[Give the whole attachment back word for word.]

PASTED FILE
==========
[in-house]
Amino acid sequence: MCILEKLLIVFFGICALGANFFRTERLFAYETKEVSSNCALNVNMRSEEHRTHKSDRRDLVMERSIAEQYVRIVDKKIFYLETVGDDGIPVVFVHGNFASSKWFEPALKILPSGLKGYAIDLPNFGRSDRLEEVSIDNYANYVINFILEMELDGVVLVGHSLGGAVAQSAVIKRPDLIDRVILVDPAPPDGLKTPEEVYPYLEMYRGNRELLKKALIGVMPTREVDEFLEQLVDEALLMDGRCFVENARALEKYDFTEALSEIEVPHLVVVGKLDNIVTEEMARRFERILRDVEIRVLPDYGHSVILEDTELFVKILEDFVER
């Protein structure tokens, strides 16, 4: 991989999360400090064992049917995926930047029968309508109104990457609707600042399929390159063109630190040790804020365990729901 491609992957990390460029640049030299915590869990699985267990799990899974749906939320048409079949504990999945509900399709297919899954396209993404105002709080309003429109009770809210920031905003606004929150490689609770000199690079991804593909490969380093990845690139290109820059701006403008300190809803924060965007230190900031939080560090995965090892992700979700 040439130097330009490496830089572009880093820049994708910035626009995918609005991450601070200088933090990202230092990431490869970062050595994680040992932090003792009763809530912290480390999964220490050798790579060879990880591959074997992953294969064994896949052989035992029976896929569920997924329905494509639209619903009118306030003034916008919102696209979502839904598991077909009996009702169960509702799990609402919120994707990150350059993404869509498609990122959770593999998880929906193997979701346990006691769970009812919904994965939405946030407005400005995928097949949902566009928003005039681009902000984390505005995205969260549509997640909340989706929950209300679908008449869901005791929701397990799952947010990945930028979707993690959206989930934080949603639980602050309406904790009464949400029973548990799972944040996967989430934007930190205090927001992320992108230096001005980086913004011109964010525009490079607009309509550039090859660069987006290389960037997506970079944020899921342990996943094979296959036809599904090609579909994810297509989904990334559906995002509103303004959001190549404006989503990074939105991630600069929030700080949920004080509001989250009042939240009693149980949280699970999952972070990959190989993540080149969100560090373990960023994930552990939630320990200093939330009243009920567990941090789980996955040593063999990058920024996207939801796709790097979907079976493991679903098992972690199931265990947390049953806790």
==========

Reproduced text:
[in-house]
Amino acid sequence: MCILEKLLIVFFGICALGANFFRTERLFAYETKEVSSNCALNVNMRSEEHRTHKSDRRDLVMERSIAEQYVRIVDKKIFYLETVGDDGIPVVFVHGNFASSKWFEPALKILPSGLKGYAIDLPNFGRSDRLEEVSIDNYANYVINFILEMELDGVVLVGHSLGGAVAQSAVIKRPDLIDRVILVDPAPPDGLKTPEEVYPYLEMYRGNRELLKKALIGVMPTREVDEFLEQLVDEALLMDGRCFVENARALEKYDFTEALSEIEVPHLVVVGKLDNIVTEEMARRFERILRDVEIRVLPDYGHSVILEDTELFVKILEDFVER
């Protein structure tokens, strides 16, 4: 991989999360400090064992049917995926930047029968309508109104990457609707600042399929390159063109630190040790804020365990729901 491609992957990390460029640049030299915590869990699985267990799990899974749906939320048409079949504990999945509900399709297919899954396209993404105002709080309003429109009770809210920031905003606004929150490689609770000199690079991804593909490969380093990845690139290109820059701006403008300190809803924060965007230190900031939080560090995965090892992700979700 040439130097330009490496830089572009880093820049994708910035626009995918609005991450601070200088933090990202230092990431490869970062050595994680040992932090003792009763809530912290480390999964220490050798790579060879990880591959074997992953294969064994896949052989035992029976896929569920997924329905494509639209619903009118306030003034916008919102696209979502839904598991077909009996009702169960509702799990609402919120994707990150350059993404869509498609990122959770593999998880929906193997979701346990006691769970009812919904994965939405946030407005400005995928097949949902566009928003005039681009902000984390505005995205969260549509997640909340989706929950209300679908008449869901005791929701397990799952947010990945930028979707993690959206989930934080949603639980602050309406904790009464949400029973548990799972944040996967989430934007930190205090927001992320992108230096001005980086913004011109964010525009490079607009309509550039090859660069987006290389960037997506970079944020899921342990996943094979296959036809599904090609579909994810297509989904990334559906995002509103303004959001190549404006989503990074939105991630600069929030700080949920004080509001989250009042939240009693149980949280699970999952972070990959190989993540080149969100560090373990960023994930552990939630320990200093939330009243009920567990941090789980996955040593063999990058920024996207939801796709790097979907079976493991679903098992972690199931265990947390049953806790």